The Ad Hoc Committee on Funding of Political Parties met briefly to approve the programme for processing the Political Party Funding Bill. The programme included two half-days for oral submissions on the Bill. The intention was to have a final meeting on 27 June 2018 to adopt the Bill, but Members indicated that the timeframes were too tight, and the process would probably require more time. It was agreed to tentatively schedule at least one meeting for the first week after the upcoming recess.
The Unit Head of Parliamentary Committees made a brief presentation on procedures to be followed when processing a Section 75 Bill. Rule 207 provided procedures for processing the Bill. When the Committee considered the Bill, it had to ensure that processes were open to the public and the public was given an opportunity to give input. The Committee could also invite anyone to present on the Bill. When the Committee was deciding on any amendments, it had to consult the Joint Tagging Management to ensure that the proposed amendments aligned with the classification of the Bill, and with constitutionality and procedural requirements. The Committee could accept the Bill, reject it or accept the Bill with amendments.
The Parliamentary Legal Advisor provided a brief background to the Political Party Funding Bill. Currently public funding of political parties represented in national and provincial legislatures was provided through the Public Funding of Represented Political Parties Act 103 of 1997. The National Assembly had decided that an ad hoc Committee should look into an amendment of the Act.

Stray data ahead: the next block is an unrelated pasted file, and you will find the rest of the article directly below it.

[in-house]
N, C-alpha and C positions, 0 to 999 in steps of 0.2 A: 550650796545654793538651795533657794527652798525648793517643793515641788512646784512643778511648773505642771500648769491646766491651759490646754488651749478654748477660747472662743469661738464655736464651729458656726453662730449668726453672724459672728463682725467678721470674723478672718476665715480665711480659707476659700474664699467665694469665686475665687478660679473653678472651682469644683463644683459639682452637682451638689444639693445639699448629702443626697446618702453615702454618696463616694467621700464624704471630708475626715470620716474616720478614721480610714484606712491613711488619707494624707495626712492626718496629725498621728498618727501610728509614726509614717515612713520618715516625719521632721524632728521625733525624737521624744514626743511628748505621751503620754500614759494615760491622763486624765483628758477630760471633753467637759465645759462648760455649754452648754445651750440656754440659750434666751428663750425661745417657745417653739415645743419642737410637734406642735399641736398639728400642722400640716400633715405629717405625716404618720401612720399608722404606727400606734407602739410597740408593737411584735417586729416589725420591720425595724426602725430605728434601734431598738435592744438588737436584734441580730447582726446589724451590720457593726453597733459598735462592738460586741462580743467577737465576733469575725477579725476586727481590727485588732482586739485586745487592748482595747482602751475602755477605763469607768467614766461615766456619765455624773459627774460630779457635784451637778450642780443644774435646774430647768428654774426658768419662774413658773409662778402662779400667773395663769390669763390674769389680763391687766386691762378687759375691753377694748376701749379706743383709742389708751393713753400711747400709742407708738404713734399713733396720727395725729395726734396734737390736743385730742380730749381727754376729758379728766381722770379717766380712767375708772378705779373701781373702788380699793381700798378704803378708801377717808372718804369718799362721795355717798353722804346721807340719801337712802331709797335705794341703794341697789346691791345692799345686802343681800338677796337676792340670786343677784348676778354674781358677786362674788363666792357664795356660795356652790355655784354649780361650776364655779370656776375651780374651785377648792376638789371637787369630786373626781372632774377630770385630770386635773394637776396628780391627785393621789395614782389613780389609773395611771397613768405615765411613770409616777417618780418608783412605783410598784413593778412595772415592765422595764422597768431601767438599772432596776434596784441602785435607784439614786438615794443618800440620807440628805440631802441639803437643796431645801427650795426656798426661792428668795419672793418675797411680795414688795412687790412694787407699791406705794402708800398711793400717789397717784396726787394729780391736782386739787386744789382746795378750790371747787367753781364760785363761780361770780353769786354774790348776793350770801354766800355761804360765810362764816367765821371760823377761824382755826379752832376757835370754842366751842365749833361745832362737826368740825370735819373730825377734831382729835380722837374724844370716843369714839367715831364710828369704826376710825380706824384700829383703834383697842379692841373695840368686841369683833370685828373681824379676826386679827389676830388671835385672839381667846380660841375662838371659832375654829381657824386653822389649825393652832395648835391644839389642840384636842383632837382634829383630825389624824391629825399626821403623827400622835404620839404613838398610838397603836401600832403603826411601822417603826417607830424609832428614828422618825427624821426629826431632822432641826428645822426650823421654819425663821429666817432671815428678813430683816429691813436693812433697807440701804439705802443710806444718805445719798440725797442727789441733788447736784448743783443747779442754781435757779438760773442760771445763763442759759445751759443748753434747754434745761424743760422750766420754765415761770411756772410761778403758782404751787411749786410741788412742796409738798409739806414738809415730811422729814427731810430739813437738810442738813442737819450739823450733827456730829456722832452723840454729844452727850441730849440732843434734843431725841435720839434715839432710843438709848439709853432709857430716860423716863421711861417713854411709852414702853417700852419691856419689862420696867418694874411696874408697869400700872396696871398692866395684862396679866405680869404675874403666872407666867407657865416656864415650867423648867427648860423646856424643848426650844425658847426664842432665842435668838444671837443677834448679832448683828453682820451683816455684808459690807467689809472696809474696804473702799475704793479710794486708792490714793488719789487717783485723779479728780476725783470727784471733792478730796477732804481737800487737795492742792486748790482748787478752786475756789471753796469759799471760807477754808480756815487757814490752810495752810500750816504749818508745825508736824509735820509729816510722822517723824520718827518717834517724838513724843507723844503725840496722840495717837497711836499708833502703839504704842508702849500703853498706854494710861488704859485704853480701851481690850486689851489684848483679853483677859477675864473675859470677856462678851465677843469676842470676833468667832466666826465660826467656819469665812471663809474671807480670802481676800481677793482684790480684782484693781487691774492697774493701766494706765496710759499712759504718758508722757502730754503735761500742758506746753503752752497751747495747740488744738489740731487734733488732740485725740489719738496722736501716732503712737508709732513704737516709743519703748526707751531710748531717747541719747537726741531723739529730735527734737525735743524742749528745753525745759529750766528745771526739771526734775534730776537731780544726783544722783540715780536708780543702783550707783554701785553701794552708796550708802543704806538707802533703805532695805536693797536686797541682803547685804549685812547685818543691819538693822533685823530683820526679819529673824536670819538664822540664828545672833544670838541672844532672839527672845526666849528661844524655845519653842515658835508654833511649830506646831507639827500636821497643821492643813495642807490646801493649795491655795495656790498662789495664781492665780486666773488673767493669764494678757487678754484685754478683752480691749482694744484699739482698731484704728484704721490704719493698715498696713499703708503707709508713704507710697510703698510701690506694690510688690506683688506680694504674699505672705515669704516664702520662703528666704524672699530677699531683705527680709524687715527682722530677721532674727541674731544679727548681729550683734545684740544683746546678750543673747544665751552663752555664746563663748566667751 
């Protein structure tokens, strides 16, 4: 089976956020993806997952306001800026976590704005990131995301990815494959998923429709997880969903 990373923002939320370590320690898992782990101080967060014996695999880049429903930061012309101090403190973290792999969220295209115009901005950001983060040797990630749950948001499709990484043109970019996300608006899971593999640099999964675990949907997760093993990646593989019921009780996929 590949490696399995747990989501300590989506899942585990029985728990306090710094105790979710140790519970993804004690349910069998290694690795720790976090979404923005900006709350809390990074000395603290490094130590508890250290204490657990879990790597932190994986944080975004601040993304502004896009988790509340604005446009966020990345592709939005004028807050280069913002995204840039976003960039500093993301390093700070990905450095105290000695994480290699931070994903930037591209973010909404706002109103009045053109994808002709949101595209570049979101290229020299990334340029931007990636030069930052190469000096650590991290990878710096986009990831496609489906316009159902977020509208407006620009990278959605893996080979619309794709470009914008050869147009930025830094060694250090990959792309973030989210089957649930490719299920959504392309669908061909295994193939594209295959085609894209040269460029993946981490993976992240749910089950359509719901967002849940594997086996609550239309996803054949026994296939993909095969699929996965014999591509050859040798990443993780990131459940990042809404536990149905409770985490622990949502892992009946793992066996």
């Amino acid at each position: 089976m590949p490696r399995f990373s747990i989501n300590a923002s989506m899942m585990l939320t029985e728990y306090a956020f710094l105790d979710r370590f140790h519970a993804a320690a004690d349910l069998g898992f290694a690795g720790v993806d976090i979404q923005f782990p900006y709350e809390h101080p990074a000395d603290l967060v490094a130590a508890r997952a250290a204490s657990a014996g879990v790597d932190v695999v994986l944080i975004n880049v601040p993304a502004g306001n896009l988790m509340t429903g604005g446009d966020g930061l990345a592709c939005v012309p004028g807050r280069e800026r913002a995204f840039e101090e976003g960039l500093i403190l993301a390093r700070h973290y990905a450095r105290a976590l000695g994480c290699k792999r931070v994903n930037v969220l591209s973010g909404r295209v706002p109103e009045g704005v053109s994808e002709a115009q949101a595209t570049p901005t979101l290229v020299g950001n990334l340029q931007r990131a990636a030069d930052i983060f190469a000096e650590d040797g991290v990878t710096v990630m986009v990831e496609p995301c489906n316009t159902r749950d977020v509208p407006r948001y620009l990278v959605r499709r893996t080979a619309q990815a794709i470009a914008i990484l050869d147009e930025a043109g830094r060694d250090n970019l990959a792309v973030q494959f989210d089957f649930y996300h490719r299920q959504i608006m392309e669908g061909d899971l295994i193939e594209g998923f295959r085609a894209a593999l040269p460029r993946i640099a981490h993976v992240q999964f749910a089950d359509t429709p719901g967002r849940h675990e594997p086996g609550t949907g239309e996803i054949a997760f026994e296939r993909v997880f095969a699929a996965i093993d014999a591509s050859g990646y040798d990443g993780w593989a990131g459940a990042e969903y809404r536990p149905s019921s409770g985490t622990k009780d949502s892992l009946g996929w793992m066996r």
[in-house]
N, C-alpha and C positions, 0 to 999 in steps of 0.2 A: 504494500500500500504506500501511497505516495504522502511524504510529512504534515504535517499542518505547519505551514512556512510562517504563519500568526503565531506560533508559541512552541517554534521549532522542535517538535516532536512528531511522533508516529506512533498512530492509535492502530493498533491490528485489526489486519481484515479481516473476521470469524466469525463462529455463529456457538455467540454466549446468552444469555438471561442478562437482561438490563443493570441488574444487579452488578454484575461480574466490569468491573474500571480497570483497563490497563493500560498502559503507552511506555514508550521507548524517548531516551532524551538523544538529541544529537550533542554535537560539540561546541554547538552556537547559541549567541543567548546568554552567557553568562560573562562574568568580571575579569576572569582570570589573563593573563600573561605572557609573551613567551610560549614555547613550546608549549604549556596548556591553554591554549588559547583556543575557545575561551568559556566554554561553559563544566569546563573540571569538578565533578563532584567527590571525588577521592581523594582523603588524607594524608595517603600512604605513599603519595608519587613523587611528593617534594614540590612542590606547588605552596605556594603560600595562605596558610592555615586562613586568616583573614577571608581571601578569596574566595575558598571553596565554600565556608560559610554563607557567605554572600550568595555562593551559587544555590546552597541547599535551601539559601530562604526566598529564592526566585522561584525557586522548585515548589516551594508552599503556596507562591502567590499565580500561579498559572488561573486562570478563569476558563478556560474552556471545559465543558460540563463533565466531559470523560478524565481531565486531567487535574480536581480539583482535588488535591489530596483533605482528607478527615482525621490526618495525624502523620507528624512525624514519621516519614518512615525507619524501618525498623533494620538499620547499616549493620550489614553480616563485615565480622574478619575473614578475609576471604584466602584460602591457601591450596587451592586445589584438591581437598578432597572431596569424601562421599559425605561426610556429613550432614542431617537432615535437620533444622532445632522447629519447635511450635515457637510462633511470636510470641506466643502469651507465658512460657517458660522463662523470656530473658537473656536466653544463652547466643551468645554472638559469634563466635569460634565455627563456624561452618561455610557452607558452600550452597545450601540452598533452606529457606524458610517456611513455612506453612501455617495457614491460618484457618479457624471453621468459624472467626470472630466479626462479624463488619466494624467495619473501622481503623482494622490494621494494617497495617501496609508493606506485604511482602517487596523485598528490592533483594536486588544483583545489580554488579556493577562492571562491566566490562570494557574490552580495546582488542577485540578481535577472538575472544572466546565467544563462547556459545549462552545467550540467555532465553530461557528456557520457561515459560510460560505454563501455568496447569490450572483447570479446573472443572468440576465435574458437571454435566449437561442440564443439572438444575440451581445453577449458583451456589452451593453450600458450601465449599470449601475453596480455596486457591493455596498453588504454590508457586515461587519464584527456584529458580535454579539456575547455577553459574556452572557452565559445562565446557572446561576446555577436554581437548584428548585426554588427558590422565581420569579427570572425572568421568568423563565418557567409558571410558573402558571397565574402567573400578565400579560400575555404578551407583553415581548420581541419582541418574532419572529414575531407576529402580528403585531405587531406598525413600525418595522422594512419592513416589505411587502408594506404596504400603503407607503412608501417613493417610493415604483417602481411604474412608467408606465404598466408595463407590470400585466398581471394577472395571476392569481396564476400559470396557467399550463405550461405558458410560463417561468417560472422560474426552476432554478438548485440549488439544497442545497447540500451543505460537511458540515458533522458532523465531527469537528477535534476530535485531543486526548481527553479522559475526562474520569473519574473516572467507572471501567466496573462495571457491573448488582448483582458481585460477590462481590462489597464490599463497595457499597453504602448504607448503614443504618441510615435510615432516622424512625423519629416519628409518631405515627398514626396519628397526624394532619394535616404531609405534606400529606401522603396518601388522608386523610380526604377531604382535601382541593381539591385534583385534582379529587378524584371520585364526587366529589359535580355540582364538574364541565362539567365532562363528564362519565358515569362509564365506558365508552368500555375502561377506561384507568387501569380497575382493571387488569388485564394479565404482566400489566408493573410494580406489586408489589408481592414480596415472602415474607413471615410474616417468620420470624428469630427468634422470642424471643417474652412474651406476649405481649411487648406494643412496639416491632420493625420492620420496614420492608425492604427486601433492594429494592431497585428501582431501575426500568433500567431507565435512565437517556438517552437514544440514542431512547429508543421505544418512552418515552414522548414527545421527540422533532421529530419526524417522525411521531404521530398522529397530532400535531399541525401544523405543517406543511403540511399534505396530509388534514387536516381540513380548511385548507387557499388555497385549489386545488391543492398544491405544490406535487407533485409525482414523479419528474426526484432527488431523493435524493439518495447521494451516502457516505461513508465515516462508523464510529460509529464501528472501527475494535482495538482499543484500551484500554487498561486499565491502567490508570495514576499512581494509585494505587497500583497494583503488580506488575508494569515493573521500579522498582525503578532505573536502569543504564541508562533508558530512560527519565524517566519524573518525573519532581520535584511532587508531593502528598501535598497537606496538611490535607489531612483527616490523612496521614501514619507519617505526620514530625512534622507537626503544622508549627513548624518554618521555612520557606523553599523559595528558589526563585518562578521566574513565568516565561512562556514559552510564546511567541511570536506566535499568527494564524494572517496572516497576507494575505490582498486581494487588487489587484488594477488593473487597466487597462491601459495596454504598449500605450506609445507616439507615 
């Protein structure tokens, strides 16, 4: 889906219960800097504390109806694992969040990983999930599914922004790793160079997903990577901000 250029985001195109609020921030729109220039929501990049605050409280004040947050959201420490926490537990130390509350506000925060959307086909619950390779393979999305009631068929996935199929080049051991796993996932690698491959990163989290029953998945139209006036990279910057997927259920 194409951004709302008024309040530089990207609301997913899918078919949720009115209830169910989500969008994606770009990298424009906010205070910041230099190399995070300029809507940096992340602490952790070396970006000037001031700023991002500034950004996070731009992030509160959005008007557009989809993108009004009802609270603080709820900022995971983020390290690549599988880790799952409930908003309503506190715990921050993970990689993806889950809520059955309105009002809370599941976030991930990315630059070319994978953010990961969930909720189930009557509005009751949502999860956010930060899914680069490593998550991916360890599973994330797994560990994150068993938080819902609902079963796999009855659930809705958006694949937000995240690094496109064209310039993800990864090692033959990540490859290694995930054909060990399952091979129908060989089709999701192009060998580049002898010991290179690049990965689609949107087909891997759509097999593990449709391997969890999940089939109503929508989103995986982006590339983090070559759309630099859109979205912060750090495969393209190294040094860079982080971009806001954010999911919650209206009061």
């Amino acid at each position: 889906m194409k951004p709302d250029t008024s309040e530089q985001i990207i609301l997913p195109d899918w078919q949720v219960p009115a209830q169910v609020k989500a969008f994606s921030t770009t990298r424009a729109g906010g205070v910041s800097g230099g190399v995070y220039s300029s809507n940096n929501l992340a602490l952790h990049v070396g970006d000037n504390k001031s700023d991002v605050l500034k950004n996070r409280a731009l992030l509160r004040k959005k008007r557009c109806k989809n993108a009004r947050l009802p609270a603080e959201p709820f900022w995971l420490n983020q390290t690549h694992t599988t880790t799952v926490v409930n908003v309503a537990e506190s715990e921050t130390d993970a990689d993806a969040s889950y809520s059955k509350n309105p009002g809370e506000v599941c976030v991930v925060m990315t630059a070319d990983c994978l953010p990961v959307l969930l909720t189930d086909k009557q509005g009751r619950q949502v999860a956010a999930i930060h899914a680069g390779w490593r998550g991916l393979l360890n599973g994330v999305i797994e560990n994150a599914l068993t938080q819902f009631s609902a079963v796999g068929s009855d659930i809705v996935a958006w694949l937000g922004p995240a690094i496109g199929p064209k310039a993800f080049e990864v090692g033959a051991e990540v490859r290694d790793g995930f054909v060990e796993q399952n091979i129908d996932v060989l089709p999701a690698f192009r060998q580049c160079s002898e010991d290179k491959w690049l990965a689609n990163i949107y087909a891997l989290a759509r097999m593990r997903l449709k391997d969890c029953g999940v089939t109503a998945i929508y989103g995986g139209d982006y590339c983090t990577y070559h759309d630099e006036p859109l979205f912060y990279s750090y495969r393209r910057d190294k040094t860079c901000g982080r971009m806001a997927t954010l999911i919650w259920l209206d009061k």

Members enquired about the difference between the report and the memorandum that had to accompany a Bill to the House. What were the implications if the NCOP adopted the Bill with amendments? Questions of clarity about the Bill dealt with the meaning of sponsorship and services rendered. Who determined the funding formula for the Bill, and if the formula was not there, who would be responsible for determining the formula?
The Chairperson welcomed Members and noted that everyone’s programme was very full, so he would start the meeting without delay to be finished before other meetings began. There were only five short items on the agenda.
Presentation of the draft Committee Programme
The draft Committee had been distributed. The Chairperson requested the Committee Secretary, Estelle Grunewald, to present the programme. Members would need to review the programme and make amendments, if necessary, so that the Committee could adopt the programme.